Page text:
He was charged with possessing an offensive weapon and a sharply pointed article.
Mr Neville said on August 8 in a separate incident, his officers were told by police that a female passenger alleged that a cabbie had sexually assualted her.
Court proceedings are ongoing against both men and until these are resolved, their private hire licences had been suspended, he said. A third driver also had his licence suspended after he collapsed and suffered a fit while attending an appointment at the licensing office on September 27.
He will have to undergo a medical before it is given back to him.
Mr Neville said officials acted quickly in the case of all three men as “the interests of public safety are paramount”.
Councillors were also told that during August, 11 private hire drivers went before magistrates accused of illegally plying for hire.
Only black cabs, Hackney Carriages, are allowed to pick up fares in the street. All private hire passengers have to be pre-booked.
Illegally plying for hire invalidates their insurance, so the 11 drivers were also prosecuted for this. Mr Neville said the 11 were all fined between £130 and £465 plus costs, and had points on their licences.
A BRISTOL Hackney carriage driver caught picking up passengers without a valid licence or insurance has been fined nearly £1,000.
Saleem Mohammed Aslam, of Horley Road, St Werburgh’s, was warned by Bristol City Council licensing staff that his Hackney Carriage licence plate was out of date.
The next evening he was captured on CCTV picking up passengers.
Plying for hire without a valid Hackney carriage licence also invalidated his insurance.
Aslam claimed he was merely picking up friends but in delivering their decision, magistrates stated the CCTV evidence revealed he was plying for hire. Aslam was not able to provide any proof that he knew the two women whom he had picked up in his vehicle.
Magistrates found him guilty of plying for hire and driving without a valid licence or insurance.
Aslam was fined £400 for each offence, disqualified from driving for 28 days, ordered to pay a victim surcharge of £15 and make a costs contribution of £900. He was ordered to pay the debt at a £40 per week.
Councillor Guy Poultney, Bristol City Council’s cabinet member for neighbourhoods, said: “This was first-class work by the licensing department. Unlicensed drivers who ply for hire are not insured and pose a serious risk to public safety, and they pick the pockets of every real Hackney carriage driver. Visitors and the public at large need to be confident they are in a safe, licensed taxi.”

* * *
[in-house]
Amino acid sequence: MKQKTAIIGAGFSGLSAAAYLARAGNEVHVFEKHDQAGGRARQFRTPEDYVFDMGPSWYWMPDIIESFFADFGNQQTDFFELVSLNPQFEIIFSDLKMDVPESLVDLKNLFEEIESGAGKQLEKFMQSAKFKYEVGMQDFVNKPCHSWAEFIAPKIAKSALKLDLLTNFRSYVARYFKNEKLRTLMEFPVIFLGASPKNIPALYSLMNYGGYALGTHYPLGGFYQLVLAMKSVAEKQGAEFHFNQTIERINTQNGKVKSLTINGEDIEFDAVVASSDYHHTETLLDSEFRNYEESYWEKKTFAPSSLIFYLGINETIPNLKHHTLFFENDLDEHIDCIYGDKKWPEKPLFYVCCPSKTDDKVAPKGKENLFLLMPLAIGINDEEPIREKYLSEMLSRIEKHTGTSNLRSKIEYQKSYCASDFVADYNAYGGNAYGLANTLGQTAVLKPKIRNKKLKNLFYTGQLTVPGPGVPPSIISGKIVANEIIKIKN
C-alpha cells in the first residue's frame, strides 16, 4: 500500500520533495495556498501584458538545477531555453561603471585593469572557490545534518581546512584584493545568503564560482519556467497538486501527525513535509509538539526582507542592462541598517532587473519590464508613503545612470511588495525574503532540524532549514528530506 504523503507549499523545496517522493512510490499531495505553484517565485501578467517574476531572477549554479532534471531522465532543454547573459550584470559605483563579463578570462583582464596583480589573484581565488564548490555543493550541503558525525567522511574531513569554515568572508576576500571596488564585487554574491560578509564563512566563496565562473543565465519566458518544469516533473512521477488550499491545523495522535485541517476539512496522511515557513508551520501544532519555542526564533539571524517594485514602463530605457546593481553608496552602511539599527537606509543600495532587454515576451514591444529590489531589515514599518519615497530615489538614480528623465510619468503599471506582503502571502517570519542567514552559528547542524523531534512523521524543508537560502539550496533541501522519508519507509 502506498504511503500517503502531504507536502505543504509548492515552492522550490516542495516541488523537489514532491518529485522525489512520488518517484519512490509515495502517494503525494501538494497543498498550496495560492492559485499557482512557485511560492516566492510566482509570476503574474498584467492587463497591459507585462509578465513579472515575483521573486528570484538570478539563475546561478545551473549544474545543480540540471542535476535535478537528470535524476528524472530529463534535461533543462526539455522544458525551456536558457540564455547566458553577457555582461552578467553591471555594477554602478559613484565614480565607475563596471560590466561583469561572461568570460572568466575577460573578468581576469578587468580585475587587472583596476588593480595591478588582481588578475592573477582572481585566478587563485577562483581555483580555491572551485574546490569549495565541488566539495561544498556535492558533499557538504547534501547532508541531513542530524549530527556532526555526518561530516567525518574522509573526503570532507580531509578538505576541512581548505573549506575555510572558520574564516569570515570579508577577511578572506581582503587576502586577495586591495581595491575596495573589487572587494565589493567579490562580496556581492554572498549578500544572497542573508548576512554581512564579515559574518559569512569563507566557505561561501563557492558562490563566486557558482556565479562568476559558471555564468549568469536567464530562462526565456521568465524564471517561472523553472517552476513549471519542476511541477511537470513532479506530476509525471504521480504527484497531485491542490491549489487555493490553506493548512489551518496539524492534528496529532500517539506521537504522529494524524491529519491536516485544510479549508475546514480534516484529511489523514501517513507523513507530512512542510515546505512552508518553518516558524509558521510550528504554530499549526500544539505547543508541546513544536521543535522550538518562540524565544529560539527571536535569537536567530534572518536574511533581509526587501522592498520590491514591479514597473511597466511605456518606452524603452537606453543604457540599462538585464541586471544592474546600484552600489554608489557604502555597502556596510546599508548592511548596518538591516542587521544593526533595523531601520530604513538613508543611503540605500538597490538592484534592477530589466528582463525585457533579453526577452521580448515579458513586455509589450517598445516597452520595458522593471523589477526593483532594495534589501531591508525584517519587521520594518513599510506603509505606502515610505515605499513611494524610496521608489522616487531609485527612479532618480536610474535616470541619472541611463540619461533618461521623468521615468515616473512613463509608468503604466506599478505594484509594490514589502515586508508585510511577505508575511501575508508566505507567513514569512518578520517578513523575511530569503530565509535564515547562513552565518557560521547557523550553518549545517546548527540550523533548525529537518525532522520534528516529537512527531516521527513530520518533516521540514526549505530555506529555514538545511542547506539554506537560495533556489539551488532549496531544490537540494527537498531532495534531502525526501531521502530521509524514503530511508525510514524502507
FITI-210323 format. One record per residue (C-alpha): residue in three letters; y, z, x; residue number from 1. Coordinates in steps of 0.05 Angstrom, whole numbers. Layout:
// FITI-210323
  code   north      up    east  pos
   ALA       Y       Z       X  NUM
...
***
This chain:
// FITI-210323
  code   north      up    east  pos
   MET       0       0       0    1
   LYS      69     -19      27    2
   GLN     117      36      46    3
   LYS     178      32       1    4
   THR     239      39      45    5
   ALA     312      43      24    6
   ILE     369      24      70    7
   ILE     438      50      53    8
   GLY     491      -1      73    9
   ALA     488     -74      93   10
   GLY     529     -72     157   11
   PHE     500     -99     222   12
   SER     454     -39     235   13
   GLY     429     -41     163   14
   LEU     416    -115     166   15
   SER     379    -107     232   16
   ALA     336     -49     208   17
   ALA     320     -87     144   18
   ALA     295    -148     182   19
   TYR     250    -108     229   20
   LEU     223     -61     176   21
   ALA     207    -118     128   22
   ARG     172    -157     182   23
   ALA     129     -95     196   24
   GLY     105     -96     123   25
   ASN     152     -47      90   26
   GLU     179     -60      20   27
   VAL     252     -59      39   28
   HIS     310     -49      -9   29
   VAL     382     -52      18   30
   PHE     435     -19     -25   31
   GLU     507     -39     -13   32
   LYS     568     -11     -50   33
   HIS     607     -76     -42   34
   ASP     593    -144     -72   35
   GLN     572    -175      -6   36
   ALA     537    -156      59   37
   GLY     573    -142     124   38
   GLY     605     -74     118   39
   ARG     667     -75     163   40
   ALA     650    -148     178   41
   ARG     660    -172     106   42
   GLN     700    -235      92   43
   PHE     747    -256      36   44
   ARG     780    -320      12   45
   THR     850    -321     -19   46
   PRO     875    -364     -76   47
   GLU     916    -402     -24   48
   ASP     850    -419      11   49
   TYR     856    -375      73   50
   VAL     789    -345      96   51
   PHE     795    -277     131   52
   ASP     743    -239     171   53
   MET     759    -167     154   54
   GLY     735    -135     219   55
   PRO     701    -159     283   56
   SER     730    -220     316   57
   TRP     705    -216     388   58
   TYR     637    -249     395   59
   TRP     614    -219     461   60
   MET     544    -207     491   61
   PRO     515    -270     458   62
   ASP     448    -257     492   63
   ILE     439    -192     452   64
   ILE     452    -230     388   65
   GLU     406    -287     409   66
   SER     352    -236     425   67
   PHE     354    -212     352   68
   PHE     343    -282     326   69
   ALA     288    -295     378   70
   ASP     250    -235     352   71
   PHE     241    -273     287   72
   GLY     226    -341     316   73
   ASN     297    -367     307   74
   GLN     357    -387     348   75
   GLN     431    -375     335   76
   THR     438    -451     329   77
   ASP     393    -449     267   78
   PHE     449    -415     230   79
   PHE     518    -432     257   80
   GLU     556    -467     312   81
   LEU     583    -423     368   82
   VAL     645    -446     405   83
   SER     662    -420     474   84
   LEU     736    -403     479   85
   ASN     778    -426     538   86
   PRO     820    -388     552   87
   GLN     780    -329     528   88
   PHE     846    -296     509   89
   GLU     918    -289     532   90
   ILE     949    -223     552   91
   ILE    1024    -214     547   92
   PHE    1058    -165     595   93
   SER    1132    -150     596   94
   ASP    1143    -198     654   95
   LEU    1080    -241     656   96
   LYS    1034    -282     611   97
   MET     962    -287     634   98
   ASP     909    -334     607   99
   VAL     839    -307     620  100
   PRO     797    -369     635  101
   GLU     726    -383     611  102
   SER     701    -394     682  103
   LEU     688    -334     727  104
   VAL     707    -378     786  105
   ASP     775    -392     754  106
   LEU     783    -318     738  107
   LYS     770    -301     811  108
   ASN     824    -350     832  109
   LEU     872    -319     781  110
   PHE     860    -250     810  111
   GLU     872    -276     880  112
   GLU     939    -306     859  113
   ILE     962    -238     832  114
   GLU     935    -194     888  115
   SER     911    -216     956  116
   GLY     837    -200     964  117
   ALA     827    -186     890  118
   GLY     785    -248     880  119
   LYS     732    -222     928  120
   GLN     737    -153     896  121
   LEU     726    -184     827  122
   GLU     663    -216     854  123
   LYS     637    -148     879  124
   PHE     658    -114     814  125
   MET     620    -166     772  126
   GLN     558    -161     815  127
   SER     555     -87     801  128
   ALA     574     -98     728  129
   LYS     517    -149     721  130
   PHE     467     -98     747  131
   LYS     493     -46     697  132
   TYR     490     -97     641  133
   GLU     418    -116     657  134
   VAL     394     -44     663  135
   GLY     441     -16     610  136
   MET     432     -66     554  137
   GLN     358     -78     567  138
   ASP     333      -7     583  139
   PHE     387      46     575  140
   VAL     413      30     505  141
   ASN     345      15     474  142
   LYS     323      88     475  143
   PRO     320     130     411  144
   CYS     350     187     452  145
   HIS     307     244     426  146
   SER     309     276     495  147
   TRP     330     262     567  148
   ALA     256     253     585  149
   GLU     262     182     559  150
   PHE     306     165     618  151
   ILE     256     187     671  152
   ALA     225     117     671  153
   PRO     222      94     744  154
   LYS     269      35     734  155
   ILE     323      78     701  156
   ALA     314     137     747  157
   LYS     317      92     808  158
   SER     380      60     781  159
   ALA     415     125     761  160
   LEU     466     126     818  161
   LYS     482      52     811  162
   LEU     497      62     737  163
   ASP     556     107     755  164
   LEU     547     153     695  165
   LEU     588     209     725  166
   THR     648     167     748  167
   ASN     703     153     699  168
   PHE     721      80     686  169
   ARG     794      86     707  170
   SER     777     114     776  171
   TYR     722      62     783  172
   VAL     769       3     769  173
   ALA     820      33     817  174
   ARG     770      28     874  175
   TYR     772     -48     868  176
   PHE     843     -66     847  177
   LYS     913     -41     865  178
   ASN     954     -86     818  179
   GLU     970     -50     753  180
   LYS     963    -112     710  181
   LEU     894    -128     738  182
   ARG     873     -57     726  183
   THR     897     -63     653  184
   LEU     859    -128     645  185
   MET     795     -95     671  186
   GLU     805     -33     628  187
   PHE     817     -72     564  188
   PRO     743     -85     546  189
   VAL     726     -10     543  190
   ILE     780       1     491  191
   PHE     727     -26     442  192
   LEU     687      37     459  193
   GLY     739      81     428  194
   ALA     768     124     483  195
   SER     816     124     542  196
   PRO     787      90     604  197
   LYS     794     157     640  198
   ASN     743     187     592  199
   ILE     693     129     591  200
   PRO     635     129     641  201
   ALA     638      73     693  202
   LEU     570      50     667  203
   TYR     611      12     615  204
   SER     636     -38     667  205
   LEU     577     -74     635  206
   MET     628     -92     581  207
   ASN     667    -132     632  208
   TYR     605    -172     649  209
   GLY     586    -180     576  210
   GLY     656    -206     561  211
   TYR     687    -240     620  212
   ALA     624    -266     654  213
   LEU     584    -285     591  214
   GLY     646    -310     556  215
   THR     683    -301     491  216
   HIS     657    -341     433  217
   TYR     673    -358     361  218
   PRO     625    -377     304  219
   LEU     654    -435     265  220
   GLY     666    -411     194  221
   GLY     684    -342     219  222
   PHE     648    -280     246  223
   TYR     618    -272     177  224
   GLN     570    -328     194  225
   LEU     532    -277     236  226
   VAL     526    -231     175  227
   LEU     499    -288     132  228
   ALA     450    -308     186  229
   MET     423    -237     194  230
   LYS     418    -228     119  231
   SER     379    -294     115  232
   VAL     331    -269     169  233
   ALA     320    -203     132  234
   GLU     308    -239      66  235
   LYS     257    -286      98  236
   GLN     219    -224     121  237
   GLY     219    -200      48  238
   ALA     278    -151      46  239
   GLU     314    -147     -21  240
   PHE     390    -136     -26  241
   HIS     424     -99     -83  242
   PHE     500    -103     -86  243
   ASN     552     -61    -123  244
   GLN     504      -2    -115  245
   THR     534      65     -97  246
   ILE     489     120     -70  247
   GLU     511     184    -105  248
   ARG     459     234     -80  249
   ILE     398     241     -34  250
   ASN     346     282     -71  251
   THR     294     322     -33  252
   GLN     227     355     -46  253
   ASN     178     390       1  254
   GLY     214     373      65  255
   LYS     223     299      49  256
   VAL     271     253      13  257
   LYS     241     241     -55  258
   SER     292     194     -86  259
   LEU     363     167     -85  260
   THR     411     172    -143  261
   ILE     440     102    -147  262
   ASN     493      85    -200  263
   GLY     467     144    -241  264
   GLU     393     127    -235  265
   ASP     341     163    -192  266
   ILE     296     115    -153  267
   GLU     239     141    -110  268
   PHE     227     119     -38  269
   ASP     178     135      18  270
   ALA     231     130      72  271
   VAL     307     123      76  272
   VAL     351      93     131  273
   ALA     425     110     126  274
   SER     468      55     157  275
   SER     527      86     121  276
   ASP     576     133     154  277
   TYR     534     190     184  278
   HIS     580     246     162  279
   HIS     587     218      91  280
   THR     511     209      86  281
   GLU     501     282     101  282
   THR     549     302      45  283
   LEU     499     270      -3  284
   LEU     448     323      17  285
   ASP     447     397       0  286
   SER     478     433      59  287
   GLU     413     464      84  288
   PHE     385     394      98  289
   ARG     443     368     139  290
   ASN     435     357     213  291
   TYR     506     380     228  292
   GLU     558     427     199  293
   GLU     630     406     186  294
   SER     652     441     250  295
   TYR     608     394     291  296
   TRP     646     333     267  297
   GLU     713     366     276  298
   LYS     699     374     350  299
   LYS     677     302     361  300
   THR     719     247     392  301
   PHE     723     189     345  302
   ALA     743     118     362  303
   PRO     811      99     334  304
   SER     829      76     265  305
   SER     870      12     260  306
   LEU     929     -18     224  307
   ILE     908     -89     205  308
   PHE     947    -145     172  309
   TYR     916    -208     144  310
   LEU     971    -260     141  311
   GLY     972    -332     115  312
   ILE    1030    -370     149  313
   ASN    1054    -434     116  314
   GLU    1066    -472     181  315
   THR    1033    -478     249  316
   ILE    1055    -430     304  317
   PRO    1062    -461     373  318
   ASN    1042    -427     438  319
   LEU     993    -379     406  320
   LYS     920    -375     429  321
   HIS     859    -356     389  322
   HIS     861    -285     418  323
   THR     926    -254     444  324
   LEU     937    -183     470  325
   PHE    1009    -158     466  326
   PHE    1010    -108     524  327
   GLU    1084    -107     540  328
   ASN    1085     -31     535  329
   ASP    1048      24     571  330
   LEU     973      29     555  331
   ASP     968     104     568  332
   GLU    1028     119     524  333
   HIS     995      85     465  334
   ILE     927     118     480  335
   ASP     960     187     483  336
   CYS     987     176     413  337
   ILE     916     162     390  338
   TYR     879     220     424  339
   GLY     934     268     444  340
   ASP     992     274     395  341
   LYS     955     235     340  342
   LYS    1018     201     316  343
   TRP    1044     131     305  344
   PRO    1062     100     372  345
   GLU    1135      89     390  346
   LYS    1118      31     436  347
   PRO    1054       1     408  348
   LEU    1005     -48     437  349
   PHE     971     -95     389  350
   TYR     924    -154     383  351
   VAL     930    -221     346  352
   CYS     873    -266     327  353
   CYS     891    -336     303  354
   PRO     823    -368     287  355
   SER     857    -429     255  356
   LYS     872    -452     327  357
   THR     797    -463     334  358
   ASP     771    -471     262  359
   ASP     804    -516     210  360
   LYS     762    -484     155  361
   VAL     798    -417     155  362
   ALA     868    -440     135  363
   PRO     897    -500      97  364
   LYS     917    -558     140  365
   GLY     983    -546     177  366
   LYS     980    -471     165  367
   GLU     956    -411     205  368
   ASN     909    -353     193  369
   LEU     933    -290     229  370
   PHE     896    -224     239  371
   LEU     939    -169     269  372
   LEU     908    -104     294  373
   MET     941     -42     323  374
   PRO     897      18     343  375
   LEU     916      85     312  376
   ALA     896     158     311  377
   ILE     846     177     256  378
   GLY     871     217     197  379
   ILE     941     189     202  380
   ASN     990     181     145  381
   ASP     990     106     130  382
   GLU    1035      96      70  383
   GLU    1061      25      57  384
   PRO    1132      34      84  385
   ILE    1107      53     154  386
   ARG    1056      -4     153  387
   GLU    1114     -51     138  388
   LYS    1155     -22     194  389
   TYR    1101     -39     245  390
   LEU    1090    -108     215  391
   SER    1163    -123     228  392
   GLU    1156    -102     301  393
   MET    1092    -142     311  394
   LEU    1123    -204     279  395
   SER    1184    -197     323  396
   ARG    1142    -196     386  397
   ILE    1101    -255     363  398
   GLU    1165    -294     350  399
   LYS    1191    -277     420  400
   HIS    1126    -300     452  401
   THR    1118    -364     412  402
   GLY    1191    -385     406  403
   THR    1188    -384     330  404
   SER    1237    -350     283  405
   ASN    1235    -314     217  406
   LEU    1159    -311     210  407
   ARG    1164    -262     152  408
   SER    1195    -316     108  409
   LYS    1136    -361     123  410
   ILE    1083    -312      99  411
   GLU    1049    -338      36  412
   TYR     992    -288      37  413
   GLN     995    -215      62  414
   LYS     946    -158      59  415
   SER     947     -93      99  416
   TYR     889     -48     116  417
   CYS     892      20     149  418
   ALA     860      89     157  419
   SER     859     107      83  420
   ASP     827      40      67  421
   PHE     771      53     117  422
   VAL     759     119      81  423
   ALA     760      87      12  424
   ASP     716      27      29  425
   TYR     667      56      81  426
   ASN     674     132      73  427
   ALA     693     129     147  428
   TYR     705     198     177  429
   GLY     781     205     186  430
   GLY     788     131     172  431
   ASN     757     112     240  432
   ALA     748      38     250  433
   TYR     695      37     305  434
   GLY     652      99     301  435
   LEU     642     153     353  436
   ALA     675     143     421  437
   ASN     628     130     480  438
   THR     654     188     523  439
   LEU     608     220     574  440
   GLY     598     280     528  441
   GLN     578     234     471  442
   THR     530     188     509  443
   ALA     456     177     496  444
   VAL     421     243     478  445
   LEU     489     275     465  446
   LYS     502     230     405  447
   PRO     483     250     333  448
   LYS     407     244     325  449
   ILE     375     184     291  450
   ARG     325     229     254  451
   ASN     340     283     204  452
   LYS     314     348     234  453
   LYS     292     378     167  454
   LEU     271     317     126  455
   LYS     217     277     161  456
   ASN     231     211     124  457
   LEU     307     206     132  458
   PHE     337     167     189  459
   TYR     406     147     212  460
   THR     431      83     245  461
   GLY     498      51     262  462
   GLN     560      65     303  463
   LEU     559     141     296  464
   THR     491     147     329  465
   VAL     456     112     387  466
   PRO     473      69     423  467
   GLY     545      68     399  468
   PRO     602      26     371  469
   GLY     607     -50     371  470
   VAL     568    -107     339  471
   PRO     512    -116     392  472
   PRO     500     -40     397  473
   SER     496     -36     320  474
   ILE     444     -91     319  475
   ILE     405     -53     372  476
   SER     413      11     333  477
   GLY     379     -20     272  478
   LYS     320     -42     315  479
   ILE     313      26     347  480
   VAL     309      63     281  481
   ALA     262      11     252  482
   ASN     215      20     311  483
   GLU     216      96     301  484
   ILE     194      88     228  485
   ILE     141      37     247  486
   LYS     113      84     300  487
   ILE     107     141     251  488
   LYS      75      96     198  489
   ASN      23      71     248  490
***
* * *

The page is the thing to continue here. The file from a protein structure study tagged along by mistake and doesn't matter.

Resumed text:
A BLACK cab driver is calling for tougher enforcement on mini cab drivers in an area that is blighted by unlicensed cab drivers illegally touting on the street.
Peter Rose, who is also the secretary for UNITE Cab Section, London Branch, has been campaigning for a taxi rank outside nightclub, Funky Mojoe in South Woodford, which he says is a known hot spot.
He says that minicabs, who stop people on the street are breaking regulations, which state that all private hire drivers have to be pre-booked and this is putting lives at risk.
Mr Rose said: “The licensing laws are there for a reason, for the safety of the public.
“The danger of people getting into these unlicensed cabs is that the journey’s are not being recorded, so if people get into trouble it is harder to track.
“This is putting people at risk and it is particularly dangerous for females.
“We are not against people going out and enjoying themselves, because it provides business for the taxis, but we need to make sure that things are done properly.”
Following a visit last December with a TfL officer, from the London Taxi and Private Hire (LTPH) department, they were stopped more than once while walking from George Lane towards the High Street and subsequently, the area was made a priority.
Regular patrols by the Met’s Safer Transport police officers were stepped up, but following another visit last month with the Deputy Director of LTPH from TfL, who license all taxi and private hire drivers, he claims that the situation has not changed.
For the past several months, several anti-touting operations have been conducted and black taxi drivers and local cab companies have previously spoken out about the problem, saying they were losing business and criticised the police of doing little to help.
Redbridge Council has said both mini cabs and black cabs are regulated by the London Carriage office and that enforcement is carried out by the Metropolitan Police.